We’ve been investigating what gets lost in translation when you open a file from Microsoft PowerPoint in Google Slides. While both platforms broadly serve the same purpose, there are lots of differences between the two and we’ve noticed certain glitches and issues when you convert PowerPoint to Google Slides. Here's what to look out for.
Sometimes we struggle to find things and get frustrated when they don’t appear, whether it’s locating your house keys, finding Wally in a sea of Wally impostors or hunting down the partner to that lone sock at the bottom of the washing basket. Or maybe it’s replacing fonts that PowerPoint says are present in your file, but you just can’t find and your childhood Wally searching skills are letting you down. Well, this post can help you with PowerPoint, but you’ll have to find the sock yourself, sorry!
You may already know how to replace fonts in PowerPoint using the Replace Fonts button. You can find it in the Editing options under the Home tab. Clicking Replace Fonts brings up two dropdown menus, the first of which includes all the fonts used in your deck. The second allows you to replace any of those fonts with another font.
Replacing PowerPoint fonts in this way usually works. However, the tool’s ability to search inside a PowerPoint file is somewhat limited. We have witnessed some instances where PowerPoint doesn’t make the alteration and the font you wanted to replace still appears in the first drop-down menu – this means it’s hidden in your deck somewhere.
Why is this a problem? Well, it can become an issue in multiple ways. Warning messages might appear when you send the file to people who don’t have that particular font installed and trying to embed fonts in the file can pose an issue too. This can be caused by double-byte/non-western fonts being present in the presentation, PowerPoint will not let you replace a double-byte font with a standard singe-byte font but finding them by eye and replacing them isn’t always an option.
You can solve this issue by doing the following:
Let’s say we have the fonts Arial, Calibri and Avenir currently in the font list. We’ve tried to replace them and just keep Arial, but it didn’t work. What next?
- Open the PowerPoint file that has the font issue and save it as a PowerPoint XML presentation (*.xml)
- Close PowerPoint, locate the PowerPoint XML file and open it using a text editor (I used Microsoft Notepad – it looks a bit scary but don’t worry!)
- When the file is open in Notepad locate the Replace option (found under the Edit tab)
- Add ‘Calibri’ to the Find what: option and ‘Arial’ to the Replace with: option and choose Replace All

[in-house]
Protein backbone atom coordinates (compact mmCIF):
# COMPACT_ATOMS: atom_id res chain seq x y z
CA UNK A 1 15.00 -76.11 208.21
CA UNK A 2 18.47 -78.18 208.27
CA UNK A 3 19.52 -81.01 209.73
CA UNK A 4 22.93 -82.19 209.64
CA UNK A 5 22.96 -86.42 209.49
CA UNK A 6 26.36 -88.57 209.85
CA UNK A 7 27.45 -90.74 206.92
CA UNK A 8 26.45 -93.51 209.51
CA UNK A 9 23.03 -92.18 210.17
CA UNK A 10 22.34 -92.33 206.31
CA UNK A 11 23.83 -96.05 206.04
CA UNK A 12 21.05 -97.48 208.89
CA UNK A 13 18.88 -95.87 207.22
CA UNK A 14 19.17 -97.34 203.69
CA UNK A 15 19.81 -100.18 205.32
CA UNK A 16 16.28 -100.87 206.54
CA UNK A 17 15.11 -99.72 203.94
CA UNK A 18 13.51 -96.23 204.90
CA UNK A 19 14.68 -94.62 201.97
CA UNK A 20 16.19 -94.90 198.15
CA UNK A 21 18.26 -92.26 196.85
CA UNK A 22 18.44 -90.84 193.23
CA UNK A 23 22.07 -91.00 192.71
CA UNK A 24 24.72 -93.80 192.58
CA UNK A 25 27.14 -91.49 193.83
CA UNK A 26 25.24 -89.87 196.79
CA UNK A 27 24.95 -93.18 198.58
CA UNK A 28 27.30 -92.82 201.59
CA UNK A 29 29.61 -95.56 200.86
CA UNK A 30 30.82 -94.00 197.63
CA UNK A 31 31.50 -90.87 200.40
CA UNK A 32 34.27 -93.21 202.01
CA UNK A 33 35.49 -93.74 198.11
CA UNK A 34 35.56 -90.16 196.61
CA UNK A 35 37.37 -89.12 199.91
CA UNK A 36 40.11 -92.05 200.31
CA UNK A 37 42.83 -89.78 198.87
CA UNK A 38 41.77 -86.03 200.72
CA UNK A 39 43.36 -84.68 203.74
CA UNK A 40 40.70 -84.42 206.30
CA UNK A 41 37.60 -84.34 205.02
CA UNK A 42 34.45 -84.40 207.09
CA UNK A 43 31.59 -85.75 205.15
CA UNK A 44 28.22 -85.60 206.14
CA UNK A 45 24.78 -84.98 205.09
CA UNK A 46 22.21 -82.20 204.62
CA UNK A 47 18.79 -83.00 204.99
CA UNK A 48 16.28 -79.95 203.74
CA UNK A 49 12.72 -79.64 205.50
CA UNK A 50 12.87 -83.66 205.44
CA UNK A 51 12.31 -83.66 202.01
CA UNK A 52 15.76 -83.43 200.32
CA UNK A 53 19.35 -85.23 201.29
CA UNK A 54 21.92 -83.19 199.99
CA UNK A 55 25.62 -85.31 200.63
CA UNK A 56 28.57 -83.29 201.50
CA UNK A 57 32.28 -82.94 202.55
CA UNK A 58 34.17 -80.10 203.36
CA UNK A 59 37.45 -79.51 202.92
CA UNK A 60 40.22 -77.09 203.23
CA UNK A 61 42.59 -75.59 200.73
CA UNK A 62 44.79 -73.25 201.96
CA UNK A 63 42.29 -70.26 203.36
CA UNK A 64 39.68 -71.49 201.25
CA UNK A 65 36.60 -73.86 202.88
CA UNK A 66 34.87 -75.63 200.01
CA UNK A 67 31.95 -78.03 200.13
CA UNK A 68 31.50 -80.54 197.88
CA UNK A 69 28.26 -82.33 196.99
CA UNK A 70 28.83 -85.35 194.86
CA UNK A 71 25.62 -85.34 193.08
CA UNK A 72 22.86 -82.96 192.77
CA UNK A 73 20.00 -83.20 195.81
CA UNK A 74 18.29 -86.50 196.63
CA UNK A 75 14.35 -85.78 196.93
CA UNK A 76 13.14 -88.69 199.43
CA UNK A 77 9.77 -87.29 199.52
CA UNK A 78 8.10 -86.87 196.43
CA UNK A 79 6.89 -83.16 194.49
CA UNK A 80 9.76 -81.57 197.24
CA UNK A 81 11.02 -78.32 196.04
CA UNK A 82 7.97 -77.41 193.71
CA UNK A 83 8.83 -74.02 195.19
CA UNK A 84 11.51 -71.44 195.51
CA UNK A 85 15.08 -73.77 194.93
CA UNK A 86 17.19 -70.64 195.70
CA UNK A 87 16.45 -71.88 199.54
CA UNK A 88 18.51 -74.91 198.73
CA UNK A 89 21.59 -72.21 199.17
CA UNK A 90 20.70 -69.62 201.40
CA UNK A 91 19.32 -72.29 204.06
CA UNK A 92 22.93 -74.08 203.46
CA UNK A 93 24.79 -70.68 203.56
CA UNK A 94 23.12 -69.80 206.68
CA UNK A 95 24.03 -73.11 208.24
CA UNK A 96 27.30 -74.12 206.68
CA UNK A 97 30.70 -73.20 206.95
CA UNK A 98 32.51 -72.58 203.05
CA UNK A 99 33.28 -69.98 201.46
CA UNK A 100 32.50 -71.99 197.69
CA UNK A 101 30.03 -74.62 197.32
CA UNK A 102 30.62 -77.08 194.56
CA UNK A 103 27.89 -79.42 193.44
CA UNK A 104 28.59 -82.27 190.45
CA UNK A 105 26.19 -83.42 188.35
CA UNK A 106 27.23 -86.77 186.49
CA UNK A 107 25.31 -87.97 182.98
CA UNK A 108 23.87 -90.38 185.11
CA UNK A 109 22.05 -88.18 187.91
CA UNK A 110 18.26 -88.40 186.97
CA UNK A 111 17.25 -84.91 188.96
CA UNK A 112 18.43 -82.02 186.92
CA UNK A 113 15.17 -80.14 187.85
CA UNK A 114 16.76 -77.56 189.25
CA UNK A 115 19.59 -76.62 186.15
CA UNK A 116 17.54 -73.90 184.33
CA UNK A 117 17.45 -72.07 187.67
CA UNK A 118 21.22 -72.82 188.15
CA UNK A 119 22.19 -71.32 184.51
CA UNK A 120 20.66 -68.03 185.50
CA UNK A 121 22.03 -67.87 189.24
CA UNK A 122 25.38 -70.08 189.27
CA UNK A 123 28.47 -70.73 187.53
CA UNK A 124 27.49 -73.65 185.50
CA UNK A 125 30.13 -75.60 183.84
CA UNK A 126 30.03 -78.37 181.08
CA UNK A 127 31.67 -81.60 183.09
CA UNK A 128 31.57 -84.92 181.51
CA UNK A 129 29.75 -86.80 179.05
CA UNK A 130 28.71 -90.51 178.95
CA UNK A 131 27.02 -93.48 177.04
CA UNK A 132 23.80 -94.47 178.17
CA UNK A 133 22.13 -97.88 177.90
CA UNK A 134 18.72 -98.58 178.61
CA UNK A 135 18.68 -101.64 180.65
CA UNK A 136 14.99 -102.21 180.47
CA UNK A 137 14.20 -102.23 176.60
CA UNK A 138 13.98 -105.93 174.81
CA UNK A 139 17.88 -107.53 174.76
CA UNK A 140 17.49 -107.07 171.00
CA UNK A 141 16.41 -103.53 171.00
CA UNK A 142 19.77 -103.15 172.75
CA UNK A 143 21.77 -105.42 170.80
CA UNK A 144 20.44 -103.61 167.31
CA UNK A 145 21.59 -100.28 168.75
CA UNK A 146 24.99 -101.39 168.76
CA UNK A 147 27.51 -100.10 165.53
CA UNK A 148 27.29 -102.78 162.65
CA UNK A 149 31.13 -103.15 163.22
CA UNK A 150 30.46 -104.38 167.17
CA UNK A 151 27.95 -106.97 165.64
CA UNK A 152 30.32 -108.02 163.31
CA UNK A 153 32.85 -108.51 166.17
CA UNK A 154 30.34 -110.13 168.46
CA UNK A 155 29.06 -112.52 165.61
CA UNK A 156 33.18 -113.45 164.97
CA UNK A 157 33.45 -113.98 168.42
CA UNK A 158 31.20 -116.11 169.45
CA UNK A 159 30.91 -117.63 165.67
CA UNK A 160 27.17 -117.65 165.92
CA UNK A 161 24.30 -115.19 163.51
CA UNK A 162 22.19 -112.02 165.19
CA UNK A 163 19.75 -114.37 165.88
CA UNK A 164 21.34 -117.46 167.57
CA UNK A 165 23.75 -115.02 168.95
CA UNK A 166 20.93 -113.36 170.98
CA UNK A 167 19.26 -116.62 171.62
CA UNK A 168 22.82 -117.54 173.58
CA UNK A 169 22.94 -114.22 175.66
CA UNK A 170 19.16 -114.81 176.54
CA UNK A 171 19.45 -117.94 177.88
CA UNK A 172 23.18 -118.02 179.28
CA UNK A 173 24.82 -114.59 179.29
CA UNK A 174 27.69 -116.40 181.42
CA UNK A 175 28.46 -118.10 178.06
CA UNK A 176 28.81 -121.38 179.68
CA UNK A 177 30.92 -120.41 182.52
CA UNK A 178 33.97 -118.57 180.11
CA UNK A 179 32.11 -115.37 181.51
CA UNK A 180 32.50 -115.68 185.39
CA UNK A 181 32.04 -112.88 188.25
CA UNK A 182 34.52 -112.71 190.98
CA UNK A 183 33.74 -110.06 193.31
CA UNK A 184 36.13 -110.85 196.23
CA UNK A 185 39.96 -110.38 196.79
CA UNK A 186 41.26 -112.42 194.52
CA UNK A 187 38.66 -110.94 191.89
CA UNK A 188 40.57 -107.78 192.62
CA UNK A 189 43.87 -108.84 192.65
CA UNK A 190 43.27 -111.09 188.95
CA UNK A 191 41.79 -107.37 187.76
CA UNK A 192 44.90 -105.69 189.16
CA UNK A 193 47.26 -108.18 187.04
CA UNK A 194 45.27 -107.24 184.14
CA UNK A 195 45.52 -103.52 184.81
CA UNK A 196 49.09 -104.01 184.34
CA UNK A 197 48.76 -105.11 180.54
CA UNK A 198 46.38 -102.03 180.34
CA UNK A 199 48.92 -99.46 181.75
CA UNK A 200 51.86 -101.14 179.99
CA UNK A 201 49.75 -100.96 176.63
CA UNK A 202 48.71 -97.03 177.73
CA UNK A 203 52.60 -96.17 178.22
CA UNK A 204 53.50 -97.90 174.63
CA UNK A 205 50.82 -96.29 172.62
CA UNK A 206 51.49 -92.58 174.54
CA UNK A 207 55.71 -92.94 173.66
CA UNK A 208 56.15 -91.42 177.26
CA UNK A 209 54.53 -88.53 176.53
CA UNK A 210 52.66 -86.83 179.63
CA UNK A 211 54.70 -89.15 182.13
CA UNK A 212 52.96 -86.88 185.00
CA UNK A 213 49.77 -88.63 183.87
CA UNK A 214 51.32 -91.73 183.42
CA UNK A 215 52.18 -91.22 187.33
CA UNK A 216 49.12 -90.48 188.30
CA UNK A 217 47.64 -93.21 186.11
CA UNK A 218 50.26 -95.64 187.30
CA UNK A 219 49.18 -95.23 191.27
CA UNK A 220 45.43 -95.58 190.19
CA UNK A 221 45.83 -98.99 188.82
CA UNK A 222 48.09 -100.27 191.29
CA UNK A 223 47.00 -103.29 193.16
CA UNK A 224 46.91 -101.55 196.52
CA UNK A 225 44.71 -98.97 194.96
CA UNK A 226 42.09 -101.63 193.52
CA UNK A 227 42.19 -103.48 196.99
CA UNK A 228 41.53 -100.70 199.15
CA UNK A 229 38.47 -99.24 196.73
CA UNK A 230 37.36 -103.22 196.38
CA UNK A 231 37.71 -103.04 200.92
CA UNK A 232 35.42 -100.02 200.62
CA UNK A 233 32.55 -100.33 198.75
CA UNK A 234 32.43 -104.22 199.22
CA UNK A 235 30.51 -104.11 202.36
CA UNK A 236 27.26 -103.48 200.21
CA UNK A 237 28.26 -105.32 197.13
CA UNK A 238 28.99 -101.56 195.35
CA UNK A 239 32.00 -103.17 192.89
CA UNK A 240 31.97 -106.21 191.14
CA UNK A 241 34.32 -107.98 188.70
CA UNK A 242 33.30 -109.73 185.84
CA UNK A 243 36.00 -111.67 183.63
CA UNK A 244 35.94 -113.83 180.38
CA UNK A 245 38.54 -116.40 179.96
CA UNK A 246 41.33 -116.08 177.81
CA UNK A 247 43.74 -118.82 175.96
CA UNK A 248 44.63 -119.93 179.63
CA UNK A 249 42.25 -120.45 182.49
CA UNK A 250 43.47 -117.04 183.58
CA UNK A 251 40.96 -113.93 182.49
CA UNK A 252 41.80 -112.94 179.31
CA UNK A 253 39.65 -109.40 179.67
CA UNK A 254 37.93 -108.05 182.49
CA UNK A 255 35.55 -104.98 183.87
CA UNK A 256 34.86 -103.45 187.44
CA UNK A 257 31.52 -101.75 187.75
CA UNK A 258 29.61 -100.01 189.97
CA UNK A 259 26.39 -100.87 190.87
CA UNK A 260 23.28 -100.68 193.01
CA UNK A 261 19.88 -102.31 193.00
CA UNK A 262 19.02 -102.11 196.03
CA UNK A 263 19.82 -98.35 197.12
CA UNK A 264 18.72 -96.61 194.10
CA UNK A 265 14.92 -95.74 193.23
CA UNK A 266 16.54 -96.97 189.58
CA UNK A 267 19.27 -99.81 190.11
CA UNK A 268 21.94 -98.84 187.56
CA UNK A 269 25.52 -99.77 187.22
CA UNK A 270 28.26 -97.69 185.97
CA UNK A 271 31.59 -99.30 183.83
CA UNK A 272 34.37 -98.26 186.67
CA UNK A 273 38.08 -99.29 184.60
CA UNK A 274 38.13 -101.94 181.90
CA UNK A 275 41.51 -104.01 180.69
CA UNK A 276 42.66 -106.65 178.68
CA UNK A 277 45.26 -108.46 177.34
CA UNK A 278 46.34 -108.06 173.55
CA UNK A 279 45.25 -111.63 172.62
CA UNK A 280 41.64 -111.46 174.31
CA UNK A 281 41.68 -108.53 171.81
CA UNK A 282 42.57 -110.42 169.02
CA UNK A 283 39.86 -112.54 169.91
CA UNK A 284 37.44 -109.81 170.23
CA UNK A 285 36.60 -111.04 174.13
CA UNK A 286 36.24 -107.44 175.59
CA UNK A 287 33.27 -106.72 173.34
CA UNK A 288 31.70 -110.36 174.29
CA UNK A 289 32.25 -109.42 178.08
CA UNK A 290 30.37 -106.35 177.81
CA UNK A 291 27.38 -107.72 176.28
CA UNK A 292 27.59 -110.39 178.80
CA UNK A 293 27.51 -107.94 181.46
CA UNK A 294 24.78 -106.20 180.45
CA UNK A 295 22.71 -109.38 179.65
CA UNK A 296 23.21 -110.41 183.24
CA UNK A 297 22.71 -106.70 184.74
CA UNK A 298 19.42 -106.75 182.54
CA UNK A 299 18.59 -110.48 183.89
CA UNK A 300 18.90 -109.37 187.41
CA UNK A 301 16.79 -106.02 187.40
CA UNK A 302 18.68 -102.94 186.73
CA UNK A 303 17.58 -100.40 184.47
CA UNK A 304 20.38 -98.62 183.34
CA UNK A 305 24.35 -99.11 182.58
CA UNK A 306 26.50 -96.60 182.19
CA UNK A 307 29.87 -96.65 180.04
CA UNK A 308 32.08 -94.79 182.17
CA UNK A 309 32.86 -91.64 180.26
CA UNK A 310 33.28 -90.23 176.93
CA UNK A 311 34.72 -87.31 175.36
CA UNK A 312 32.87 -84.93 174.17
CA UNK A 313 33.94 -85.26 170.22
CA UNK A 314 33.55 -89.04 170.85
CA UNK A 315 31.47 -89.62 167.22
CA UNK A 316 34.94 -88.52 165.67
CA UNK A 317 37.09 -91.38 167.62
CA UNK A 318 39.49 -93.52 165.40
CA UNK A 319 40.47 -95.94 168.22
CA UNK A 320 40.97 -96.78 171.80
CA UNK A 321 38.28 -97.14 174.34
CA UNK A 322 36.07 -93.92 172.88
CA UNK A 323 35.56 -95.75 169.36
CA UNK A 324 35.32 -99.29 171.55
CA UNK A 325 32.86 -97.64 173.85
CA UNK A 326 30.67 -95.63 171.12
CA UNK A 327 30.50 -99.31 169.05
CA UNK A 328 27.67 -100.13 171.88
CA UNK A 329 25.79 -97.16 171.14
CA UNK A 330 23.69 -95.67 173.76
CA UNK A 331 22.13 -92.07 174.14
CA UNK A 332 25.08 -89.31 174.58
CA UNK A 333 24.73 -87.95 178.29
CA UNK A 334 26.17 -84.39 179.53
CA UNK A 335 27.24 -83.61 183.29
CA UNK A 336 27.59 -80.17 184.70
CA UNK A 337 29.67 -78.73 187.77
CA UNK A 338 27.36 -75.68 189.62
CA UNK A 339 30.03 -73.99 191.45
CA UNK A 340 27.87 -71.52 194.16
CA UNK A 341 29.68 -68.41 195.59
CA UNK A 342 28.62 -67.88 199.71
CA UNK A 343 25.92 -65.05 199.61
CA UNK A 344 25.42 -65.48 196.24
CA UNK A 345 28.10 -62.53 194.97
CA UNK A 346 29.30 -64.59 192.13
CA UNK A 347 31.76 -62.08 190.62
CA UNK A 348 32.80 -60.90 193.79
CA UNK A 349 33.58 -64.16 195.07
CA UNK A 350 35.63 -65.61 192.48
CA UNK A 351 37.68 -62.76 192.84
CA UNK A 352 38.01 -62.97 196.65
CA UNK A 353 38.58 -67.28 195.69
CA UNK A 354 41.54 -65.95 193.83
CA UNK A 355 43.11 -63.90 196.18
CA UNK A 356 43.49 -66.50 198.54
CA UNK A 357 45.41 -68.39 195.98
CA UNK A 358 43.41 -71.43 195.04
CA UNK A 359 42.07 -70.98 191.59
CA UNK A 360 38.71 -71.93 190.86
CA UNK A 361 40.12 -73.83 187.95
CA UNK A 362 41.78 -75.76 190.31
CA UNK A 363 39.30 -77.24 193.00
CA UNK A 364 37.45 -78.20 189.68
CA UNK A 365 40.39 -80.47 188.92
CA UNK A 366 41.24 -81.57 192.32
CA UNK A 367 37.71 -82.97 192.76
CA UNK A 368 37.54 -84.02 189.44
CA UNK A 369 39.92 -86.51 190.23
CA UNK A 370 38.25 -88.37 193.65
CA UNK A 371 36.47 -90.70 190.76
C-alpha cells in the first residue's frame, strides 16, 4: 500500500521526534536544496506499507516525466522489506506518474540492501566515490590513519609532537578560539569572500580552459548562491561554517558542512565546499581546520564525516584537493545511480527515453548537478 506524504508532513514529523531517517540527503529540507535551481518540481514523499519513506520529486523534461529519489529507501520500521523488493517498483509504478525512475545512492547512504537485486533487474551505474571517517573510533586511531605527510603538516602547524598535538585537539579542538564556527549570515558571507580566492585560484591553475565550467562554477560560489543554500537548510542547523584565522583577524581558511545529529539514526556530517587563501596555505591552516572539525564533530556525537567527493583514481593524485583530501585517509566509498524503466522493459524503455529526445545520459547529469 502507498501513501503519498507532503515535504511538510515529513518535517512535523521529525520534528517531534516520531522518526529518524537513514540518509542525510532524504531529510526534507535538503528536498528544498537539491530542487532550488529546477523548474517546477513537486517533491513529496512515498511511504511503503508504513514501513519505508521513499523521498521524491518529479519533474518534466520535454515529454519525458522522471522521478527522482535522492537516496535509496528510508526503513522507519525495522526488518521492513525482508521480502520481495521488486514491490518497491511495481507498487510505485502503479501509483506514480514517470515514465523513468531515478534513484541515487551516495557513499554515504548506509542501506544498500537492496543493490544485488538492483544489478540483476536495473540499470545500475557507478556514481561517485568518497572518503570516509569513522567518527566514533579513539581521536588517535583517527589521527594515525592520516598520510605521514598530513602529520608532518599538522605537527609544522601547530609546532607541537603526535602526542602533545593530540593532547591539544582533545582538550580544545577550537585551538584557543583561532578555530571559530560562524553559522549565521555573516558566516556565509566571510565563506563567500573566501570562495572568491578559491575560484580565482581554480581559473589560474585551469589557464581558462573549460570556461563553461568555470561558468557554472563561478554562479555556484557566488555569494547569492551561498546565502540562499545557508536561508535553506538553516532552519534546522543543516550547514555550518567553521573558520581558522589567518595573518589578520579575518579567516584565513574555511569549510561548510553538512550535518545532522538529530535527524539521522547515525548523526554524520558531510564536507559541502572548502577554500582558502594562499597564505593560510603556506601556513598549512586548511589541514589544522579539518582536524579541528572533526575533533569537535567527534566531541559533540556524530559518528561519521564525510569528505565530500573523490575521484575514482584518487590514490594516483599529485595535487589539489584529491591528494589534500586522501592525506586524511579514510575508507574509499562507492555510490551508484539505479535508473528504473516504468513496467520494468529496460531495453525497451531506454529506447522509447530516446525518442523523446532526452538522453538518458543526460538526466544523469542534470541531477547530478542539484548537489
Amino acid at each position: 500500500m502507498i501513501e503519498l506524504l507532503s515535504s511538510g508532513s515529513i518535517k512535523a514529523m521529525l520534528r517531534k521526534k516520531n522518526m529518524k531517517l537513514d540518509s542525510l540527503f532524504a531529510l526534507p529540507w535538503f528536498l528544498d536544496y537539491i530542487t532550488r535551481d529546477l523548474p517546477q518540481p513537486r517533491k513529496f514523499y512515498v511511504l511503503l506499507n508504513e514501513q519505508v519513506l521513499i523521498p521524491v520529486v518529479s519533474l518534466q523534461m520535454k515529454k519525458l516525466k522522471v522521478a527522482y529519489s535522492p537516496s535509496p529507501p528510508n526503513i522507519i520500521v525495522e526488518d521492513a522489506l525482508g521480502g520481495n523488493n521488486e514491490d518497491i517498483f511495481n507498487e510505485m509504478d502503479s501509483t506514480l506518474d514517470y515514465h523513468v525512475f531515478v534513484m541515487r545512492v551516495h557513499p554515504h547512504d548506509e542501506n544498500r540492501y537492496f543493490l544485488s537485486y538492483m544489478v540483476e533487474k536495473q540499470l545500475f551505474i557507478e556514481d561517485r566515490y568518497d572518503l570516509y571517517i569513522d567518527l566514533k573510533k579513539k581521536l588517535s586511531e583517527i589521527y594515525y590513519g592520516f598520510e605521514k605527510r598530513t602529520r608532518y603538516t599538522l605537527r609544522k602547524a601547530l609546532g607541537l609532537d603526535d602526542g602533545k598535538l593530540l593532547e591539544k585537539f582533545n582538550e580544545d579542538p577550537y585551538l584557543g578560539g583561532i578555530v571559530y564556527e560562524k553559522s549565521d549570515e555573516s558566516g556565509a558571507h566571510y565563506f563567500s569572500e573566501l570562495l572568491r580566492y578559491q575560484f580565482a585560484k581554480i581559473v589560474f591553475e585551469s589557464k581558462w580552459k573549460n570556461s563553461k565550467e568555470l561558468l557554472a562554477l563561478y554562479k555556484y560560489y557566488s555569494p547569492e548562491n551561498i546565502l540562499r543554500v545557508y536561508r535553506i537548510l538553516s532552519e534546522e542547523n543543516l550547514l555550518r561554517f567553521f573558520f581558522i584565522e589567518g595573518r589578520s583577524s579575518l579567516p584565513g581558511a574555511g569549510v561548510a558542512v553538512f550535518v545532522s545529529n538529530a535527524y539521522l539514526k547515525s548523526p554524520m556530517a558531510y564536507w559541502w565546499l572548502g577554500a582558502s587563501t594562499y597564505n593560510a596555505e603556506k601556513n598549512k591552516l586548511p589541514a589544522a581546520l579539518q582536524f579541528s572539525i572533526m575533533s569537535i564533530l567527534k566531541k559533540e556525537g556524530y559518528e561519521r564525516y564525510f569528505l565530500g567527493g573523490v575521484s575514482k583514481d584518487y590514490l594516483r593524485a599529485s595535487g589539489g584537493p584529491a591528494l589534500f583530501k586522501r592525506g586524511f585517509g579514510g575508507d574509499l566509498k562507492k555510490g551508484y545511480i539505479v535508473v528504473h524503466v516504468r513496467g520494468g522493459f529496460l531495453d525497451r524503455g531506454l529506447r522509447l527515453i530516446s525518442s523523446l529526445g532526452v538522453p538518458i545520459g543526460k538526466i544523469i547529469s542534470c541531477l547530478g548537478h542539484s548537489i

- Do the same for any other fonts that you don’t want in the document, here we follow the same steps for Avenir
- Then save the Notepad file (*xml) and close
- Locate the (*xml) file and open it in PowerPoint
- Save file back out as a (*pptx)
Like a (slightly complicated) wave of a wand, when you open the file again those pesky fonts should have disappeared from the Replace Fonts dropdown menu, removing this potential font issue
from your file.
Just a few further notes on this PowerPoint fonts problem:
- As stated, you aren’t able to replace double-byte fonts with single-byte fonts using the Replace Fonts tool but you can unintentionally do this using the method above, so be sure you know which fonts you are replacing.
- If you use the search/replace for font names within your presentation you will also replace font names that happen to be within your presentation’s text, so keep an eye out for this.
- It’s worth checking your fonts list whenever you choose to embed fonts to ensure you’re not saving files you didn’t know were in the presentation. This could help prevent issues further down the line.
Phew! Fonts found.
If this is a problem you’re battling day after day, then it might be worth investing in a more robust solution. Check out our review of Slidewise. This tool lets you view all fonts in your file, jump to their location and remove or replace them. All within PowerPoint!
You can put down your magnifying glass now, call off the search and use your time more wisely by reading our blog post on the best fonts to use in PowerPoint, or going and looking for that sock!Leave a comment
Senior design consultantView Lucy Wyatt's profile
It can seem daunting to take a text-heavy slide or list of bullets and turn it into something visual, especially if you don’t think you’re super creative. However, the first step is simply reducing the amount of text on your slides – and you don’t have to be an artist to do that!
You guys are amazing! Looks awesome, and works great. Perfect!Mila Johnson InComm